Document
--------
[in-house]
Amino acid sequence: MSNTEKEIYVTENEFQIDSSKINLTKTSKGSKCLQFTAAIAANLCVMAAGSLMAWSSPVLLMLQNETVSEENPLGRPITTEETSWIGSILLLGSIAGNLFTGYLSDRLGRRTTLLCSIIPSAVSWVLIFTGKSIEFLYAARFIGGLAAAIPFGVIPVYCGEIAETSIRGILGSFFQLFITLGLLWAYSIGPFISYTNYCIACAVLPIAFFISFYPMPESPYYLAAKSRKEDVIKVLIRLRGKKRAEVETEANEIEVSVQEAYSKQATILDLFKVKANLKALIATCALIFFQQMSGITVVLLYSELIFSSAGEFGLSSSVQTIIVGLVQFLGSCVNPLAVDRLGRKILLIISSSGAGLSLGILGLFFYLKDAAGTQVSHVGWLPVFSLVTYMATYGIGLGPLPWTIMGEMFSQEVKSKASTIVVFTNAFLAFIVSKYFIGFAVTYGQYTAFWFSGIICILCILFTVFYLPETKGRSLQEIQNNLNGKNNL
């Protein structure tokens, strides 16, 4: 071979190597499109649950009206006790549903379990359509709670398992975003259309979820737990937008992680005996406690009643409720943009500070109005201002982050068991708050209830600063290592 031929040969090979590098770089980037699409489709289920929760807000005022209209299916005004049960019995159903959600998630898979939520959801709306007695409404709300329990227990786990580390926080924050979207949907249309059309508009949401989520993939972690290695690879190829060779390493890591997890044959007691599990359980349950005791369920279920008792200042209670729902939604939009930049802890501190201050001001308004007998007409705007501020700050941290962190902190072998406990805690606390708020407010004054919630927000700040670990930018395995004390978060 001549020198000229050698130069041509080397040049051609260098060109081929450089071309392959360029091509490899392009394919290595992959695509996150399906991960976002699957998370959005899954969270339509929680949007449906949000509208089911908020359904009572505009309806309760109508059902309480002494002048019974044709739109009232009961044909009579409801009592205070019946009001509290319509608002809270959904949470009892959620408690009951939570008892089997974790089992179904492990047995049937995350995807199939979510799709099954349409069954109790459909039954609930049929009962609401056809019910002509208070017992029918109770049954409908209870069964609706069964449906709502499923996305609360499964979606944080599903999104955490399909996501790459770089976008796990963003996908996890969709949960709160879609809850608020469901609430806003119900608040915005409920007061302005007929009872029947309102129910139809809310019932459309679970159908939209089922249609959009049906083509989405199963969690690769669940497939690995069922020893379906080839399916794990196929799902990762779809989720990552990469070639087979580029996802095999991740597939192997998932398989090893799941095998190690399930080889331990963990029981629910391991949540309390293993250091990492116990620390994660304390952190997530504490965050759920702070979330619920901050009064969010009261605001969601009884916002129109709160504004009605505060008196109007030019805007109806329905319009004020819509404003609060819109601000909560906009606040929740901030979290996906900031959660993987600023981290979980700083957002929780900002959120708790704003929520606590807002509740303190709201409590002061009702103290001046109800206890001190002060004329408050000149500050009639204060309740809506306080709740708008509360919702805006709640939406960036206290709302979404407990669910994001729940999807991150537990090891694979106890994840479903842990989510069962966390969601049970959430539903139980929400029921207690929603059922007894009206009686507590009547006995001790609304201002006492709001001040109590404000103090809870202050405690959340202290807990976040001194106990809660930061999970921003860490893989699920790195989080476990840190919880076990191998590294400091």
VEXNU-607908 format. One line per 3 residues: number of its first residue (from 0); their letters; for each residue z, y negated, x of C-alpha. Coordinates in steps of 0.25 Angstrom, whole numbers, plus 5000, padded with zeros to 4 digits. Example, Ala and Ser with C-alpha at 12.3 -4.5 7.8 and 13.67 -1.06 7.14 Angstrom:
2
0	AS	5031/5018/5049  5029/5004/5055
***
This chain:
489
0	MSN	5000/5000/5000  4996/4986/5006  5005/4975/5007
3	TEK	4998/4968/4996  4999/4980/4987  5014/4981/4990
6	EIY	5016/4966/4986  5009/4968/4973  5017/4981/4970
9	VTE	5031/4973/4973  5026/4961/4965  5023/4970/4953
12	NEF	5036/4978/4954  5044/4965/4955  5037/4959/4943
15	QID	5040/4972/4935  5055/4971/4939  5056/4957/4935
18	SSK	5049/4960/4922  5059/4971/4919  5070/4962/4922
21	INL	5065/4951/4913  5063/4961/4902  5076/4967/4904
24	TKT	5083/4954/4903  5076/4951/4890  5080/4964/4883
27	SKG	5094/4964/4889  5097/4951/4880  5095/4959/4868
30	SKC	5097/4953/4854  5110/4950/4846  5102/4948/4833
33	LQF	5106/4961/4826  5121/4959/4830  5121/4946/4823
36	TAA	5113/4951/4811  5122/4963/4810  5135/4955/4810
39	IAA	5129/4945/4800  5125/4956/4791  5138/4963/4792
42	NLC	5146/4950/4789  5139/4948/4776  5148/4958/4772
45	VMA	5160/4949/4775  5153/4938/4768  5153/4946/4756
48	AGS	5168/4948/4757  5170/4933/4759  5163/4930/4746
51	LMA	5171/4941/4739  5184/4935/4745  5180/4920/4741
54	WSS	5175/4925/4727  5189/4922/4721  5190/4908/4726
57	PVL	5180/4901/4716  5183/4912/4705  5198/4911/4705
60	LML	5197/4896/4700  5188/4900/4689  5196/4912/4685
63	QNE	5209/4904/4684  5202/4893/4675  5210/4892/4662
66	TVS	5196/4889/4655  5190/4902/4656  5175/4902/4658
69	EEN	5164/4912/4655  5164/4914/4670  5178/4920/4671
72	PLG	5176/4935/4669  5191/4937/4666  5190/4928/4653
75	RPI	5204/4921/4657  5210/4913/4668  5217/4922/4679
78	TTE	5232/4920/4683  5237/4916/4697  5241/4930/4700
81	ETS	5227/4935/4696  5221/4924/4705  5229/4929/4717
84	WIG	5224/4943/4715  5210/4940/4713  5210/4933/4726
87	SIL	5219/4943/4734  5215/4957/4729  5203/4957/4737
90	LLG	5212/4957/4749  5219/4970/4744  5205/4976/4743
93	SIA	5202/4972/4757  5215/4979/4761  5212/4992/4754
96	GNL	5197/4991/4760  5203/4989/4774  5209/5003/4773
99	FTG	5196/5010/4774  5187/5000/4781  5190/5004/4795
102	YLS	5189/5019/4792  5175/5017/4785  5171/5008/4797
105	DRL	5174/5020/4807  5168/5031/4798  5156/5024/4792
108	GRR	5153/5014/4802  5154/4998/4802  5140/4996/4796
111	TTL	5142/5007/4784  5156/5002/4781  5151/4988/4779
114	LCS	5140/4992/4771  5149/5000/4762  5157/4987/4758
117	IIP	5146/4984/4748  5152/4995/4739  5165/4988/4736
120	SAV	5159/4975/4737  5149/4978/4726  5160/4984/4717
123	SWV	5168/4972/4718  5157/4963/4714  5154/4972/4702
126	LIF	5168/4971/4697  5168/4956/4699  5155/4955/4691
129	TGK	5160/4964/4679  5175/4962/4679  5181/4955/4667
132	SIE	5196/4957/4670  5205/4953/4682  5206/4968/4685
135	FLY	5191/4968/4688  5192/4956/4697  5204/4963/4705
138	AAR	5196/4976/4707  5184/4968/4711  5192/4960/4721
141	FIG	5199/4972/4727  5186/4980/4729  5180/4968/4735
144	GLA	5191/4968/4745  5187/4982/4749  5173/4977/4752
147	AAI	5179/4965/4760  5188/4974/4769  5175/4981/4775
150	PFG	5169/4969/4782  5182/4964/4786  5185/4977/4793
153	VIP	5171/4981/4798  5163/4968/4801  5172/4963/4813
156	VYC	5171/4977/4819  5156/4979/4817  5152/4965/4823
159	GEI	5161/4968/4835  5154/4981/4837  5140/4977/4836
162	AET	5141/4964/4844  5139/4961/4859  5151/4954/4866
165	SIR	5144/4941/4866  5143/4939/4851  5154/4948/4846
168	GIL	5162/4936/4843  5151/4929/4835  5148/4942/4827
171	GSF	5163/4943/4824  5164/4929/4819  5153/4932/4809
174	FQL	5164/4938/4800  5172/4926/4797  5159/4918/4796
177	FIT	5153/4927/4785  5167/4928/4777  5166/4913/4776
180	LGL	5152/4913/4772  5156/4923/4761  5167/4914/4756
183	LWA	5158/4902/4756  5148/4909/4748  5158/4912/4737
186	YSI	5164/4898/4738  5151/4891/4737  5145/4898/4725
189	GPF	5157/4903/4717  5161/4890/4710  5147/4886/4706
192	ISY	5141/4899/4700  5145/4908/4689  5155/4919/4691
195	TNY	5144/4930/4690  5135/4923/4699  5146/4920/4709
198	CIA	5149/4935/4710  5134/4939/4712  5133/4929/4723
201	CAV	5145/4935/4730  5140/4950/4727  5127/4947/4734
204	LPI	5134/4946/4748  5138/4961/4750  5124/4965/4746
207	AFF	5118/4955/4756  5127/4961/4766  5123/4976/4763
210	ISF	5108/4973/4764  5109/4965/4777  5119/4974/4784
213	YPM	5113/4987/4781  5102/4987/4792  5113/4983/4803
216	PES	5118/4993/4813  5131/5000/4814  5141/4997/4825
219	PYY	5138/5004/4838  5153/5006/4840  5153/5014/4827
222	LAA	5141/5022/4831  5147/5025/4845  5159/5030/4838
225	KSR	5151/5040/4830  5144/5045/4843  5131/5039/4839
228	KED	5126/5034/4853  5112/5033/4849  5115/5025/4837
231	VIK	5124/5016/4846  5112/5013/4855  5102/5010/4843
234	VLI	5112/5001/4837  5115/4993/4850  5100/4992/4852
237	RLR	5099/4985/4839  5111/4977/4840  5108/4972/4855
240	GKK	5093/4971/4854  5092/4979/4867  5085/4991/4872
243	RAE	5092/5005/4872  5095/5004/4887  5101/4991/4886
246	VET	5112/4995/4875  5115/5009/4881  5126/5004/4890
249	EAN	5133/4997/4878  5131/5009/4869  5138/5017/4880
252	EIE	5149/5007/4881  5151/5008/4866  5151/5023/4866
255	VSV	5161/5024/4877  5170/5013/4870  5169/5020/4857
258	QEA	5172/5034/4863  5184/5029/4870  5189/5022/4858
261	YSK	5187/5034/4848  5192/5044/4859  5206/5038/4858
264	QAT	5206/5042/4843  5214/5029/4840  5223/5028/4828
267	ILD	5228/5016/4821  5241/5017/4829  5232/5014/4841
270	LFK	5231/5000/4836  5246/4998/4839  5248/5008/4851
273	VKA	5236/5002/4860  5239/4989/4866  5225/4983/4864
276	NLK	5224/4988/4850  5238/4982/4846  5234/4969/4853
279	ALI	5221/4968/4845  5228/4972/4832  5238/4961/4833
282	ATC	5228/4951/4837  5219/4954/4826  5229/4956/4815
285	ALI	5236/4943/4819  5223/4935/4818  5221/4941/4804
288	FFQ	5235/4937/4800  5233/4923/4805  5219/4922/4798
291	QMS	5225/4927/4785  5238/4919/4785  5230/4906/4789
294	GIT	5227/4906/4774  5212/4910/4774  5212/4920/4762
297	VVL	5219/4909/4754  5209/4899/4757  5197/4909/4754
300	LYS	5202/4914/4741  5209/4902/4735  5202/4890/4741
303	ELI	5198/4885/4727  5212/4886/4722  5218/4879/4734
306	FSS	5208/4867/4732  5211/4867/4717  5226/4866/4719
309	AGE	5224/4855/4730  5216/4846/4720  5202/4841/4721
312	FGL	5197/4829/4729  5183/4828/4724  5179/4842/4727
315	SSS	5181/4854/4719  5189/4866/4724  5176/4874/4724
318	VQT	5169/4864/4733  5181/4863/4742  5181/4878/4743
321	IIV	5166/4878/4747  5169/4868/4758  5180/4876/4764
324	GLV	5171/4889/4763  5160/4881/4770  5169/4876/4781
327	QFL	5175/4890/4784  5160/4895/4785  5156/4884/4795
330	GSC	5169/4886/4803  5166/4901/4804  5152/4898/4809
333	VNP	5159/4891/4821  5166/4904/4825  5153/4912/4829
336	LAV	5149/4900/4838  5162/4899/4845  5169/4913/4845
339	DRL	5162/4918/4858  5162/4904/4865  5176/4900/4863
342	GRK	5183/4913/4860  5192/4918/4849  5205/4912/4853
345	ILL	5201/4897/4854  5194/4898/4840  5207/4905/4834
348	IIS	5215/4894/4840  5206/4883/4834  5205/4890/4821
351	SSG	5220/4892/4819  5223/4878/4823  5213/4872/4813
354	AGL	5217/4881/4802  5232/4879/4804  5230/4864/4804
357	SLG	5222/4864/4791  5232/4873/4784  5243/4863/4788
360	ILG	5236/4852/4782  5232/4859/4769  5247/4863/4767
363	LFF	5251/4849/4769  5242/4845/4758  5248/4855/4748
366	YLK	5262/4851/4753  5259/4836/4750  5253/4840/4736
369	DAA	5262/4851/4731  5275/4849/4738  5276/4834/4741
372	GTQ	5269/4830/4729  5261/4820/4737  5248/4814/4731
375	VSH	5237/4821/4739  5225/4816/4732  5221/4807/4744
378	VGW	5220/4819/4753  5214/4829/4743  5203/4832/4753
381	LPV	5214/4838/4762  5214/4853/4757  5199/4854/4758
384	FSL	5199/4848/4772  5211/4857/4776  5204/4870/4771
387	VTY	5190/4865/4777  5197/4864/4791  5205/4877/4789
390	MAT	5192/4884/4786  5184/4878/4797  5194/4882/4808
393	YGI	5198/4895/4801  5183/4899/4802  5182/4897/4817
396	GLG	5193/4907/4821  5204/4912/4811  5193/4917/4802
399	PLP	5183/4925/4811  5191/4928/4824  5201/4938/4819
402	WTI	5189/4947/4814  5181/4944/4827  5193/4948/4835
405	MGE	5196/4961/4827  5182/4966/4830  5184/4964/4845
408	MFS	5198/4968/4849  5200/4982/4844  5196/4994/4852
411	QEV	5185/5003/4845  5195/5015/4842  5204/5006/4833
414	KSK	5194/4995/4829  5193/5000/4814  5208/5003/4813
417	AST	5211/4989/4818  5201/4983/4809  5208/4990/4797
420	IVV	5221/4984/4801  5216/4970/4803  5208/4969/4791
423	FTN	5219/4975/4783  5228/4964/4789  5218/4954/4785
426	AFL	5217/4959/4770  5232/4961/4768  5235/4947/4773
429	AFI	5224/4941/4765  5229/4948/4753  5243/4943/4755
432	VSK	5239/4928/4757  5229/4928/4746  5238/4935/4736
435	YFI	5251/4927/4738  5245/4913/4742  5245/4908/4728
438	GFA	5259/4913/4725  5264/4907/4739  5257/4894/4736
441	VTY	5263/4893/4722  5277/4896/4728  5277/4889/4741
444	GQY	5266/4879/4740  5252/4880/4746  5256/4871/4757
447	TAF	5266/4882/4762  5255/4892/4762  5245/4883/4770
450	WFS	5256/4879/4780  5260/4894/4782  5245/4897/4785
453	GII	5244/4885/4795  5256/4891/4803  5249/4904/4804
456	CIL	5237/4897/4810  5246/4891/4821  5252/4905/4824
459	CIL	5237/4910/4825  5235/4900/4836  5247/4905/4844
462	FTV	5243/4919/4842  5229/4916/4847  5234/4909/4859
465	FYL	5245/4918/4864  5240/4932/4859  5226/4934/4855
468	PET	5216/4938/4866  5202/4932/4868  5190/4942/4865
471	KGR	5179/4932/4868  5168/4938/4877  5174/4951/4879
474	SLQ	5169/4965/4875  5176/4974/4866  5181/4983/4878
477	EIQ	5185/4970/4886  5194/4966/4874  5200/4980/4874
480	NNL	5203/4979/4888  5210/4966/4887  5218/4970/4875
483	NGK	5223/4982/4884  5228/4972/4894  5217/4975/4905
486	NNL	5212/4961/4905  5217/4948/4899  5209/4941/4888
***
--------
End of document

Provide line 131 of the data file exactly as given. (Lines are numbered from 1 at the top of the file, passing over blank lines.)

363	LFF	5251/4849/4769  5242/4845/4758  5248/4855/4748